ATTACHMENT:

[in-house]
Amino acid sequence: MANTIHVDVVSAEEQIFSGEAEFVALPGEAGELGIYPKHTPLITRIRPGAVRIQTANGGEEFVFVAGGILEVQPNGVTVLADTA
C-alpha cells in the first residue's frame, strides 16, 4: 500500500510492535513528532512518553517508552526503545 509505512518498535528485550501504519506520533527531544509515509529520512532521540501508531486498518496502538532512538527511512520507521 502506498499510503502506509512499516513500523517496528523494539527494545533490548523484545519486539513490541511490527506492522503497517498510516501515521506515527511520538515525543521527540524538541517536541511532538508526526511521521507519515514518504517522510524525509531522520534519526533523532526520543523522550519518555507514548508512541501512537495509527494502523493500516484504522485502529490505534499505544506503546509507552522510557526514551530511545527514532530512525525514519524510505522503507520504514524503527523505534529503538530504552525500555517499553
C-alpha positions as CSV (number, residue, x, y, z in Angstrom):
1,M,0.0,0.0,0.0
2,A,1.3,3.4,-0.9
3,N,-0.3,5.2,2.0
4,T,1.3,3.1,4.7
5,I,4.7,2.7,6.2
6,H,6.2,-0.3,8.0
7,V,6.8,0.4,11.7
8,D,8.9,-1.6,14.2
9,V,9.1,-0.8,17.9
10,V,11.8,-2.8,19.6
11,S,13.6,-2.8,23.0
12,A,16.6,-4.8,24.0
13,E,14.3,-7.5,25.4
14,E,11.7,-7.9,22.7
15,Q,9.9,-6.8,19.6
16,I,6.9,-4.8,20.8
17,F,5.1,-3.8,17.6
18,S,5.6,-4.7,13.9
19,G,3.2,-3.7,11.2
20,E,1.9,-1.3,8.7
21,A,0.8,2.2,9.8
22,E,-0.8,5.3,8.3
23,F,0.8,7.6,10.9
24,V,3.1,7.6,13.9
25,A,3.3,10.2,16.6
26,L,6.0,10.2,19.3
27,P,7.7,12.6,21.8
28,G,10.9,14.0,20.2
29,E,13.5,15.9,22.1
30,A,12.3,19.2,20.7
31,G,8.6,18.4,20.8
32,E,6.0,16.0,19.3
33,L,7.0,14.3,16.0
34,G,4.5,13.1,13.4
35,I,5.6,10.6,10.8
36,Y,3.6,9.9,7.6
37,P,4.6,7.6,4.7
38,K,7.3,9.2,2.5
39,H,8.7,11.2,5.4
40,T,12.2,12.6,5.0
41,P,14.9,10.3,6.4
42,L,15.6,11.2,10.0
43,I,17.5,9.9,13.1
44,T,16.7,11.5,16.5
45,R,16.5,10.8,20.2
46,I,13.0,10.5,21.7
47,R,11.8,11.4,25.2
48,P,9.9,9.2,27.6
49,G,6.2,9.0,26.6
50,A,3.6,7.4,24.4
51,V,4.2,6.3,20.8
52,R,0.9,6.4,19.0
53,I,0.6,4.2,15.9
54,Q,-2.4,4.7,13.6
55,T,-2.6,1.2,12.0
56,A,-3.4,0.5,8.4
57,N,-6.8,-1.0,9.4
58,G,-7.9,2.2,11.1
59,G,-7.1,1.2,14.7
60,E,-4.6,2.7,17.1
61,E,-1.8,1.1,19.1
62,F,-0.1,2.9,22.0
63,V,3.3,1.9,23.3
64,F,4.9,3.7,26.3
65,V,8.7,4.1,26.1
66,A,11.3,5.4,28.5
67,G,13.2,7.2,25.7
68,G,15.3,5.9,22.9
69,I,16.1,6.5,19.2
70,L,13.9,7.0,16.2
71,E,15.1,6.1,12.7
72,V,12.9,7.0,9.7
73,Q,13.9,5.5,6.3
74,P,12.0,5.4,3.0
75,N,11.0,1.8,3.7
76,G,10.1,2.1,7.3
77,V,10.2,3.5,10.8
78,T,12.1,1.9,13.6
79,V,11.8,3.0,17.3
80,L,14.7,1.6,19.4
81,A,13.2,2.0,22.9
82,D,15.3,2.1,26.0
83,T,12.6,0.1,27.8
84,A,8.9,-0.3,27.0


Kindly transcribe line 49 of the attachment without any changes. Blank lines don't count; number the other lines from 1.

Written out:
45,R,16.5,10.8,20.2